Ukraine Conflict: Day 58

According to most reports, Russia’s East Donbas offensive has still failed to make any major territorial gains despite small-scale successes south of Izyum. Meanwhile, Ukrainian operations north of Kharkiv may signal the beginning of a hypothesised strategic offensive against the Belgorod-Izyum supply routes that support much of Russia’s offensive in East Donbas. 

According to Ukrainian sources, 4 Russian submarines have been deployed to the Black Sea, having previously been in port at Sevastopol.


Footage from Kherson claims to show the destruction of a Russian vehicle convoy. This front has remained relatively static for several weeks, with neither side apparently able to secure a decisive advance despite daily exchanges of artillery fire.

East Donbas

The general consensus regarding Russia’s offensive in East Donbas is that Russia has achieved only limited territorial gains, despite a great deal of firepower invested into bombardments and airstrikes of Ukrainian positions. Whether this consensus is true or not shall become clear in the coming days.

More airstrikes and shelling have taken place in Popasna, a well-defended urban location which is proving difficult for Russian forces to assault. Towns such as Popasna are highly defensible strongpoints which form the linchpins of Ukraine’s defence in the East, particularly those situated behind rivers and other geographical obstacles.

Around Lysychansk in the north of the salient, a number of towns are experiencing a lack of running water following damage to a water treatment plant as a result of recent Russian shelling.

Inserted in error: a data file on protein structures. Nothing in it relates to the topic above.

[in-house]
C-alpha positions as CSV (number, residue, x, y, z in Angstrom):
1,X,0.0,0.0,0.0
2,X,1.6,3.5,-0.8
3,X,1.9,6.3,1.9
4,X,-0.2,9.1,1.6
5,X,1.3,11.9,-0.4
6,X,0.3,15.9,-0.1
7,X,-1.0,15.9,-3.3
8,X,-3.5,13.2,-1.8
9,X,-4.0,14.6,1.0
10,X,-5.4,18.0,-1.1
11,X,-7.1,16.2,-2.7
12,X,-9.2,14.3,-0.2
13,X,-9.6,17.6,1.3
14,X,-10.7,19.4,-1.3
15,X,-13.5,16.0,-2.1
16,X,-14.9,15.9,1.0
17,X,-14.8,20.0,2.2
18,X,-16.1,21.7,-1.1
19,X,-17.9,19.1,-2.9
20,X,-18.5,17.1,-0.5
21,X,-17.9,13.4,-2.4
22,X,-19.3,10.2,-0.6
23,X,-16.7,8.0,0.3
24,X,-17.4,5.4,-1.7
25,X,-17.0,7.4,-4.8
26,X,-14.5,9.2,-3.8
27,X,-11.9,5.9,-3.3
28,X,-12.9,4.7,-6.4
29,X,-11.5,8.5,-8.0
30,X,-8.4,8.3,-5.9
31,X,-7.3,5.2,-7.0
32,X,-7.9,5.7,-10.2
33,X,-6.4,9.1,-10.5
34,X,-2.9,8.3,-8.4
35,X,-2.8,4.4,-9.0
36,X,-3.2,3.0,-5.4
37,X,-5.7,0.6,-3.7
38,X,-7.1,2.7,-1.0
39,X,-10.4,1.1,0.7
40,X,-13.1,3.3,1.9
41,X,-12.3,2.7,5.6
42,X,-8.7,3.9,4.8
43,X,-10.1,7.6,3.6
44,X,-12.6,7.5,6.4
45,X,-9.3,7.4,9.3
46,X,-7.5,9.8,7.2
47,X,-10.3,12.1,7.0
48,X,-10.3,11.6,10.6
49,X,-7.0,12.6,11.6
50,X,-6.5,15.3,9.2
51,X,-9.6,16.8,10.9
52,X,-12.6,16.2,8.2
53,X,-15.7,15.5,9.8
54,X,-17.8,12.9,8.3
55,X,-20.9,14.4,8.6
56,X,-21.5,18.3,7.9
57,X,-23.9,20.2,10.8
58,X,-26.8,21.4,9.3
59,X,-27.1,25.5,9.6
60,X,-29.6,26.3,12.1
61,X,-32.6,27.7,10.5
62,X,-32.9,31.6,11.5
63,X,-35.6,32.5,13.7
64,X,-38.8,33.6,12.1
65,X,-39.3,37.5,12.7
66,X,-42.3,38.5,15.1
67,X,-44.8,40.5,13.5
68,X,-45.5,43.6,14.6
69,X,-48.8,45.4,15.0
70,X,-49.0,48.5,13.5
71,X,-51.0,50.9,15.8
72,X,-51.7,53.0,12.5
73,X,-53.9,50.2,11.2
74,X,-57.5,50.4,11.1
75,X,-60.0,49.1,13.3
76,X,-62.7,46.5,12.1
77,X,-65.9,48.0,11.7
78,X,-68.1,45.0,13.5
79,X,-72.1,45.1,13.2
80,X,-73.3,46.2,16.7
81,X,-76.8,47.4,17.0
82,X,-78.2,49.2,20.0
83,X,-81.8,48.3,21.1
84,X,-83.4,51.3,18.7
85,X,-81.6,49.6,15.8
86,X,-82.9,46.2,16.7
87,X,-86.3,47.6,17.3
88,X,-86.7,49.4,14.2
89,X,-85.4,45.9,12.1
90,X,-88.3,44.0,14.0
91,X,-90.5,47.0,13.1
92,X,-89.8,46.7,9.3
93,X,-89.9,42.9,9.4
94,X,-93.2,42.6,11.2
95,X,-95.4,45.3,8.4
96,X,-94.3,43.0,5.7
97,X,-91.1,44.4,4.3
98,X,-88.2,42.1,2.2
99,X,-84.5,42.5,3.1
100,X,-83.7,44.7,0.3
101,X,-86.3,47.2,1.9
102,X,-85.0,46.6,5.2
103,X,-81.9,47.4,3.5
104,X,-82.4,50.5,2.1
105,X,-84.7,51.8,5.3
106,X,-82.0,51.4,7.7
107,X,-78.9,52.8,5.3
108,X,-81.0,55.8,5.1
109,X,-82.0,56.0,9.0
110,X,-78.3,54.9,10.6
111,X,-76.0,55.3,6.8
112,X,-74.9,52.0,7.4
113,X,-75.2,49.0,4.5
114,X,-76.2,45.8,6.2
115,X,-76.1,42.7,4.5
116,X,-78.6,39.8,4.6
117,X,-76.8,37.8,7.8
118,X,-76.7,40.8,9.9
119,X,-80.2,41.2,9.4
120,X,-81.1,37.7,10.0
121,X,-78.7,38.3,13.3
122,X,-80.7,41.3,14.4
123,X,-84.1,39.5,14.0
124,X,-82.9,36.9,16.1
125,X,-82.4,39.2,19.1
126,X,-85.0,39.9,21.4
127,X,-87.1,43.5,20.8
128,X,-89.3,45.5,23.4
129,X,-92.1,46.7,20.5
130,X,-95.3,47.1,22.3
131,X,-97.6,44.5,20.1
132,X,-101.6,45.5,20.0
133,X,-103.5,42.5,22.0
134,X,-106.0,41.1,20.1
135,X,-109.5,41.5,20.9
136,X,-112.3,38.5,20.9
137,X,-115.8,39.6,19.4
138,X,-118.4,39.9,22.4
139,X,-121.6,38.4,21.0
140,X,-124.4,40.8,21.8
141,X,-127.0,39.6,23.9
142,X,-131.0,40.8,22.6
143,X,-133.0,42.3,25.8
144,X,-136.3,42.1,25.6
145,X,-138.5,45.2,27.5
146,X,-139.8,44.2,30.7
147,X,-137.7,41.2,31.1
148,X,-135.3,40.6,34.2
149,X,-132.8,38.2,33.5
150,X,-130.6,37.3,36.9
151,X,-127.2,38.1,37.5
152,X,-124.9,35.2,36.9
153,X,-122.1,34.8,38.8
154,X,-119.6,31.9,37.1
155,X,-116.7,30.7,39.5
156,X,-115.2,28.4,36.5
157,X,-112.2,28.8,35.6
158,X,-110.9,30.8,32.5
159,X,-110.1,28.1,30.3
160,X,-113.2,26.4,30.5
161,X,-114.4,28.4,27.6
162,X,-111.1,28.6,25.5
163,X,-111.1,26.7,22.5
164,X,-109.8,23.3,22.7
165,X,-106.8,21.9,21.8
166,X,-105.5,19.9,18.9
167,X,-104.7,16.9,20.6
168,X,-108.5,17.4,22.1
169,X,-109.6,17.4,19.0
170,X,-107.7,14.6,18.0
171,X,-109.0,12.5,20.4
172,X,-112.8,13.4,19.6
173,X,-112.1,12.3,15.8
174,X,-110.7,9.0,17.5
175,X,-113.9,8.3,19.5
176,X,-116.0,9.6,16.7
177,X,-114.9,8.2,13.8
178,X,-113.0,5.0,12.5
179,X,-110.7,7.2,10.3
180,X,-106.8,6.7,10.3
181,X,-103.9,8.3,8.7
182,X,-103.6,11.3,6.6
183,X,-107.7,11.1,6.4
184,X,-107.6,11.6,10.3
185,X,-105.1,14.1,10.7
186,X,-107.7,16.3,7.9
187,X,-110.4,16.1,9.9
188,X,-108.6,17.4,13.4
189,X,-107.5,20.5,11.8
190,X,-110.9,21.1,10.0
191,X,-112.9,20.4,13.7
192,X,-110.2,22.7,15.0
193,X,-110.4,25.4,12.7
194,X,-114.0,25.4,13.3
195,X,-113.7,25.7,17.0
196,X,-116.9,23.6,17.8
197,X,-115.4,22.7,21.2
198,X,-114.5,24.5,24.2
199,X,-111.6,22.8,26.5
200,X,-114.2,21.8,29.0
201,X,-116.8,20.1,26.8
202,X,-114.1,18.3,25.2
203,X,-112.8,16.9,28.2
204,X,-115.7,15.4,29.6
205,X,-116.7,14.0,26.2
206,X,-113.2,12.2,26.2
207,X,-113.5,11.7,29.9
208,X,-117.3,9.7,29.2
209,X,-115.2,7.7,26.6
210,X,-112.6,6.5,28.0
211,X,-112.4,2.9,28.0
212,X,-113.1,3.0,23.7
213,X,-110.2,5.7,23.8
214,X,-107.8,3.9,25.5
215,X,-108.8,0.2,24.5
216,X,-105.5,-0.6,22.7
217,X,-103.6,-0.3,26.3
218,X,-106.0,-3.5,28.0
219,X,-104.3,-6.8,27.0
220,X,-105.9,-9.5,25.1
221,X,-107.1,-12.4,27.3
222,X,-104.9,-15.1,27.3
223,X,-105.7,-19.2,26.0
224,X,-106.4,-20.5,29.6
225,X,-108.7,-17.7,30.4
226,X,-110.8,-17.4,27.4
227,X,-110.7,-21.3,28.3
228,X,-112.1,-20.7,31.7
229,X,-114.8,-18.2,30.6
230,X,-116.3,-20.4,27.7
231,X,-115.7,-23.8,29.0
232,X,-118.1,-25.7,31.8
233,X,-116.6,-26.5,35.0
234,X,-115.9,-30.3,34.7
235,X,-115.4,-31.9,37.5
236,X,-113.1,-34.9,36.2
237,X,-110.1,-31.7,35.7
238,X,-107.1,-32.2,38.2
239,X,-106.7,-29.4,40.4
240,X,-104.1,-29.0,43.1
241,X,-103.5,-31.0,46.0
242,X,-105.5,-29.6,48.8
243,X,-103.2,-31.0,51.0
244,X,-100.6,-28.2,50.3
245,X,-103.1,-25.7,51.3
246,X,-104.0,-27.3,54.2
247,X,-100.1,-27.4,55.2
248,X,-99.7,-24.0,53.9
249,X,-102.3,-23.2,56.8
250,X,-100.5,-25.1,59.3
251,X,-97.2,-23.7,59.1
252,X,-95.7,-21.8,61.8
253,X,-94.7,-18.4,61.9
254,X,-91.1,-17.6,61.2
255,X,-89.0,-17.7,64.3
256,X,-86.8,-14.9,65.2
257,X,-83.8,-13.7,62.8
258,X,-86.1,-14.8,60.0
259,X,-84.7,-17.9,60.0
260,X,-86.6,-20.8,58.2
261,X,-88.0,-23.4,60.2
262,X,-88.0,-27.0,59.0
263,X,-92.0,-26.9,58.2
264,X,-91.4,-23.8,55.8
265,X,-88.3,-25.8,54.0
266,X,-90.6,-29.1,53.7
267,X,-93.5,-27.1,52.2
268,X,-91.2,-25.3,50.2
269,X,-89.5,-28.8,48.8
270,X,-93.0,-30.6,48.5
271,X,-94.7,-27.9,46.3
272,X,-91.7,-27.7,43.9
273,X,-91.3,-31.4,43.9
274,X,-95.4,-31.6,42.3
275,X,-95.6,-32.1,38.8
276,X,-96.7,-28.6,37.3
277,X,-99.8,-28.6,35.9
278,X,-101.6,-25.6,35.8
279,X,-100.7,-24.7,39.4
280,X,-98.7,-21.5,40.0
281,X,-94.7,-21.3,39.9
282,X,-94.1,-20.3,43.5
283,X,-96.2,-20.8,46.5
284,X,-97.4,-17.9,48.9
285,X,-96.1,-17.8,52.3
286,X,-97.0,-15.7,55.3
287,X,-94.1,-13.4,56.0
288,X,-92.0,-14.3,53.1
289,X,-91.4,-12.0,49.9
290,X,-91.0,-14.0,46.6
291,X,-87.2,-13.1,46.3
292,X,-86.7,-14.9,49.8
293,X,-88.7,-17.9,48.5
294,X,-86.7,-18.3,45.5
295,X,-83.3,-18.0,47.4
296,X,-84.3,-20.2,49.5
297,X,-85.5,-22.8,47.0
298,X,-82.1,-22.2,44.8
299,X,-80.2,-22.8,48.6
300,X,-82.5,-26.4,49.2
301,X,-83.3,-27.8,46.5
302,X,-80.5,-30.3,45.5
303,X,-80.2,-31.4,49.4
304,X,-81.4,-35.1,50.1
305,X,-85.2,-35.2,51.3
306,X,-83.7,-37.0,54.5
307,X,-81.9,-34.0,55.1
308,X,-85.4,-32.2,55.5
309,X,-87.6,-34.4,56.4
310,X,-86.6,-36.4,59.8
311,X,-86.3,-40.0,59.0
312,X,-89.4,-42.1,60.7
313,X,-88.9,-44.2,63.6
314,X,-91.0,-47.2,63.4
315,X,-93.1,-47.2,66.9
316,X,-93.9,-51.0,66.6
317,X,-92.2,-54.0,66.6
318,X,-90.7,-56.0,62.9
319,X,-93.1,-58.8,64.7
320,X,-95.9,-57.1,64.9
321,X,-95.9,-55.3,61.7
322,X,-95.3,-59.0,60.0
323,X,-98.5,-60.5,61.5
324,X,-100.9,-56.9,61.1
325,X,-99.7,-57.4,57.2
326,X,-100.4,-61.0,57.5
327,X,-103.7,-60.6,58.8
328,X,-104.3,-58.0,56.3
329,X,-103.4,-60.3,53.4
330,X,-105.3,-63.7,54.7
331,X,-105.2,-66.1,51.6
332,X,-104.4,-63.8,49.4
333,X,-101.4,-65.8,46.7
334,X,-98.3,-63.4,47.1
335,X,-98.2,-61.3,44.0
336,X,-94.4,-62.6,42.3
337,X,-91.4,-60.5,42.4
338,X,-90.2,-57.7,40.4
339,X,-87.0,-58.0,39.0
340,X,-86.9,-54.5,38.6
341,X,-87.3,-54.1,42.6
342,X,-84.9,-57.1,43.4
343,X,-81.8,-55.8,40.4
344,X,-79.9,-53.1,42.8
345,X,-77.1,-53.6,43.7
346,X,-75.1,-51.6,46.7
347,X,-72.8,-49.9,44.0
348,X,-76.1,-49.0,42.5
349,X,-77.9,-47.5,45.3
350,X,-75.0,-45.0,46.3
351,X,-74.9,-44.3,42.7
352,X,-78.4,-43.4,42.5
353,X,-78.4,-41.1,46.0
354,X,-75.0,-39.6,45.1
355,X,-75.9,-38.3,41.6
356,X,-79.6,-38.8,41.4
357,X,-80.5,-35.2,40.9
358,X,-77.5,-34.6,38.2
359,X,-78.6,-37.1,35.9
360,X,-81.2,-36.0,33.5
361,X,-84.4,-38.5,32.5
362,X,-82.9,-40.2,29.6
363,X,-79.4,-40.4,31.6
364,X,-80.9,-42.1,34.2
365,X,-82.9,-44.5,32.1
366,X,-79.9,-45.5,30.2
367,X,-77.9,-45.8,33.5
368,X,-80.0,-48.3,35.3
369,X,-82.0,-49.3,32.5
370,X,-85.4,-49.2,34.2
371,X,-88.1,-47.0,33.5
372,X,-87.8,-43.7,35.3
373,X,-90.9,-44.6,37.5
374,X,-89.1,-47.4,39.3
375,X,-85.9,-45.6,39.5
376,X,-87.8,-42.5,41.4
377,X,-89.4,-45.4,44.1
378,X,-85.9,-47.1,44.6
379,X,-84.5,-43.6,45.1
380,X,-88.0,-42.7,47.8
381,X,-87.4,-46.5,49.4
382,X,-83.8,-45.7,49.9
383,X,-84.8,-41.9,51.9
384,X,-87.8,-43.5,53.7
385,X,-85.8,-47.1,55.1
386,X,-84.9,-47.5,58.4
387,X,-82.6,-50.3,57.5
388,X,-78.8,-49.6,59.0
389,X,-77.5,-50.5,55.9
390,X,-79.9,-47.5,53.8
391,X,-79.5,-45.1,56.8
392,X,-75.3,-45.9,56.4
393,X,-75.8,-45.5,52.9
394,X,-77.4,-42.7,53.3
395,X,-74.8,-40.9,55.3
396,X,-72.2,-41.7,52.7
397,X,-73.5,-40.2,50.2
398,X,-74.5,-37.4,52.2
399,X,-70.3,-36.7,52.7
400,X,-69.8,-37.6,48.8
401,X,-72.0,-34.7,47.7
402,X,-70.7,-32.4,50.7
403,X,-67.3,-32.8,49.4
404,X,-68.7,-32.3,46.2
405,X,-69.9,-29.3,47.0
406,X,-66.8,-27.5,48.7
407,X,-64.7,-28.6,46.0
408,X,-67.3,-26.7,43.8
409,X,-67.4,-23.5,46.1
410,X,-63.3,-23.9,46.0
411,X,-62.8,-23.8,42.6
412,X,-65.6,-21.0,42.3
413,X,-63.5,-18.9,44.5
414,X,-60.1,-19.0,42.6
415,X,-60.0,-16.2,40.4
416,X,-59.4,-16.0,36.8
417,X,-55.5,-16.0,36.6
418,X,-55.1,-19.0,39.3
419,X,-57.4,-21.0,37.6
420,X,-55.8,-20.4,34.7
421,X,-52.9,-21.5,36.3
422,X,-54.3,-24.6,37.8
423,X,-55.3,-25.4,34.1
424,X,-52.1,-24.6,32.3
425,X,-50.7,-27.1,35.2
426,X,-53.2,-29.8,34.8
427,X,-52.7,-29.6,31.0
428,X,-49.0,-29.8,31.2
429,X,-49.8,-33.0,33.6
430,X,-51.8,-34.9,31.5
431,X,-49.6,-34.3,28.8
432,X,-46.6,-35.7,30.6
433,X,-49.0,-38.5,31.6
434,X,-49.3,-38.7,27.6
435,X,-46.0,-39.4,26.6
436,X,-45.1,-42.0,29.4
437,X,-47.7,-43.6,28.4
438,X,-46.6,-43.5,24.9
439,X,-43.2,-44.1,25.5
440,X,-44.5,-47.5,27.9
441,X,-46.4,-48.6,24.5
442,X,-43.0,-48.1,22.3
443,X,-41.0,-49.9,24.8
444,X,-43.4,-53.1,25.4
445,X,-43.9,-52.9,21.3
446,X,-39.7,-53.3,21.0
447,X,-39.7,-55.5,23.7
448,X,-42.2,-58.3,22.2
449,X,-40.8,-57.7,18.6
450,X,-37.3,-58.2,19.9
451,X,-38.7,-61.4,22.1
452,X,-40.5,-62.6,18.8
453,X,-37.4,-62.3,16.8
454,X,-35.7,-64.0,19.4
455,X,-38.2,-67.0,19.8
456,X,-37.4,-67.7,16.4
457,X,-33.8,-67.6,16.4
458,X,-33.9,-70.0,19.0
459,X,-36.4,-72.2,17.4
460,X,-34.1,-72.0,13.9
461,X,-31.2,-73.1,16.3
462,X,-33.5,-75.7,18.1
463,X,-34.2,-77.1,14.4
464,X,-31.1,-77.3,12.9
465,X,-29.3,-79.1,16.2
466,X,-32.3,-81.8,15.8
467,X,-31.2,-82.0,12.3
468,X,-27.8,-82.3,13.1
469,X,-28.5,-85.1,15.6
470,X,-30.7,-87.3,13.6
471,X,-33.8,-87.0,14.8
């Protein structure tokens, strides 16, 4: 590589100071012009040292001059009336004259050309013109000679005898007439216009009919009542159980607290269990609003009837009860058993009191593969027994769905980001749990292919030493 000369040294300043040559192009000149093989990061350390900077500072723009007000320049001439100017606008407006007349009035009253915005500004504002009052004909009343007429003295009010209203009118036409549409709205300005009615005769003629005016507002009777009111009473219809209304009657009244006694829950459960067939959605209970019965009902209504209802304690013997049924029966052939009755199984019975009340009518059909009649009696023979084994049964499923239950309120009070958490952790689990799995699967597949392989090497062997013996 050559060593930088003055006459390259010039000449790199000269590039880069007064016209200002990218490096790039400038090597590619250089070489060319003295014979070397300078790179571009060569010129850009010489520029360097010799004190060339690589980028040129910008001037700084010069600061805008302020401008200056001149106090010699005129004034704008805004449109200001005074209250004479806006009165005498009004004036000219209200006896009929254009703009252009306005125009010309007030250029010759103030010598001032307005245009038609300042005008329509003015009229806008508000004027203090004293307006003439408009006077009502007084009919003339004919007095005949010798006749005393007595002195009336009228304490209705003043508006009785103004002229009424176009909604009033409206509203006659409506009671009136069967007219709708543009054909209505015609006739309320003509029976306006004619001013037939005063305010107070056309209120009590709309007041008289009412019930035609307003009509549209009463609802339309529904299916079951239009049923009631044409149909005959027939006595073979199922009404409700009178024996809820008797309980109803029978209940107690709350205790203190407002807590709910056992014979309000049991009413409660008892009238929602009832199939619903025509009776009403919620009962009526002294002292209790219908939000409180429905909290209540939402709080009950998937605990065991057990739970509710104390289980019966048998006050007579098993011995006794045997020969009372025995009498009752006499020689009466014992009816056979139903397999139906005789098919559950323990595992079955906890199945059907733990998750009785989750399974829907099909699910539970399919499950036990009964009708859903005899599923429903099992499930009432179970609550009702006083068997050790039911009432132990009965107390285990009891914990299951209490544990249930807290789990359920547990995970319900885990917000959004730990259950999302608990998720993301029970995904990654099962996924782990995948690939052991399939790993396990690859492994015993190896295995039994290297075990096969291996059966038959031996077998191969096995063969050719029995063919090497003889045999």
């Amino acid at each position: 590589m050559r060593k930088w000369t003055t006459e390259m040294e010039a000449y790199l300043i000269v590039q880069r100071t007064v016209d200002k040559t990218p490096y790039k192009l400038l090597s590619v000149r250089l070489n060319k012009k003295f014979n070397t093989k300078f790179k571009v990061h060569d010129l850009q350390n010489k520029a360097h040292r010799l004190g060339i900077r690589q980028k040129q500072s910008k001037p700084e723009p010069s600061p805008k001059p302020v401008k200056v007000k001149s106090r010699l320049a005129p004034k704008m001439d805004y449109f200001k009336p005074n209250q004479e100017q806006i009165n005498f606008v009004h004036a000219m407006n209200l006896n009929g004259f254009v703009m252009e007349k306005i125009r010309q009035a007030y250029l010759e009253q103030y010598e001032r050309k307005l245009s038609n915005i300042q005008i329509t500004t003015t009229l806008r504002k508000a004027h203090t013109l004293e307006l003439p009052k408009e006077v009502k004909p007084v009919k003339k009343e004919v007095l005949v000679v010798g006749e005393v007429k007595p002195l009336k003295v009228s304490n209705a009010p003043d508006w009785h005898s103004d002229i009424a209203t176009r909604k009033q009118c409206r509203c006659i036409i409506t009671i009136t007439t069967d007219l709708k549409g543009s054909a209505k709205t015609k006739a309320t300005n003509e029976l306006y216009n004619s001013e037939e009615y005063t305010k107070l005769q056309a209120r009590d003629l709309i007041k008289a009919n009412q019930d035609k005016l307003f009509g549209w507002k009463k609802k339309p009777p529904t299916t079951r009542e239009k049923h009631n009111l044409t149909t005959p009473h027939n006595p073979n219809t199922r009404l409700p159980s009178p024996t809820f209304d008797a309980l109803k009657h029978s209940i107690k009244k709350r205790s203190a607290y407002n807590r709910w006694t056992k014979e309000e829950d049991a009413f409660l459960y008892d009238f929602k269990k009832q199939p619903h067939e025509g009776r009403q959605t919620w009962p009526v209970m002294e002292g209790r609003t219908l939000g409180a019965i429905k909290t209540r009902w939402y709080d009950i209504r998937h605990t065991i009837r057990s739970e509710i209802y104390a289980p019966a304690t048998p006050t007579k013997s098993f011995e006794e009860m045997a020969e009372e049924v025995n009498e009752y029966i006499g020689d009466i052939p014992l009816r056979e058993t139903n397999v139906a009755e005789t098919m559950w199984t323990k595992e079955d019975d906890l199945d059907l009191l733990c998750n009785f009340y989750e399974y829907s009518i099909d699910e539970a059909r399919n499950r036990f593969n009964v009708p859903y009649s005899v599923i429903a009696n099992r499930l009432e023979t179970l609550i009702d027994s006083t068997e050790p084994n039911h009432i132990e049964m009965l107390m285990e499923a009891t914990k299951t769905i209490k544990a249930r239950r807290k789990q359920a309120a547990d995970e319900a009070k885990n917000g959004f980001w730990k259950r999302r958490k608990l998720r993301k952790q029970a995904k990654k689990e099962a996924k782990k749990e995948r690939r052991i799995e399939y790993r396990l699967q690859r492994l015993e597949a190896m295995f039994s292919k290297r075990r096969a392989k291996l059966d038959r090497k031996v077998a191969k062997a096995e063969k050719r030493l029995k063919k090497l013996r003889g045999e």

An eastbound Ukrainian counterattack appears to be underway to the north of Kharkiv. It has been speculated that a successful strategic counterattack in this sector could threaten supplies to Izyum, at the northern extremity of the East Donbas salient, and thus reduce the strength of Russian offensive operations in this region.

Continually emerging footage of extremely accurate artillery strikes supports the theory that Ukraine is making extensive use of (laser-) guided munitions in this conflict.


Russian troops appear to have advanced as far as the village of Zelene Pole to the southwest of Velyka Novosilka, at the southern extremity of the East Donbas salient. Ukrainian Army reports claim that the Russians were repelled in this location.

Footage of the crashed Ukrainian transport plane (reported yesterday) has emerged on social media.


Conflicting reports from Mariupol claim that Russian forces are continuing to bombard the surrounded Azovstal industrial plant; that ground assaults are taking place (or not taking place); and that the Russians have been seen burying bodies in mass graves. Civilian evacuations appear to be underway from Mariupol to Zaporizhzhia.

Foreign Aid

German Chancellor Olaf Scholz has stated in a speech that he is reluctant to send heavy weapons to Ukraine ‘because of the very real threat of nuclear war’ — something which other Western leaders appear to have excluded from their calculations. Whether this constitutes a display of prudence or of cowardice, I leave to the reader’s opinion.

Displaying no such hesitation, Canadian Prime Minister Justin Trudeau announced that Canada has sent heavy artillery to Ukraine. The US Pentagon has released a partial list of weaponry sent to Ukraine, including 121 ‘Phoenix Ghost’ drones developed specifically to meet Ukraine’s needs in its war against Russia. The Phoenix Ghost is a ‘loitering munition’: a single-use kamikaze drone. Beyond this, its specifications are of course classified.

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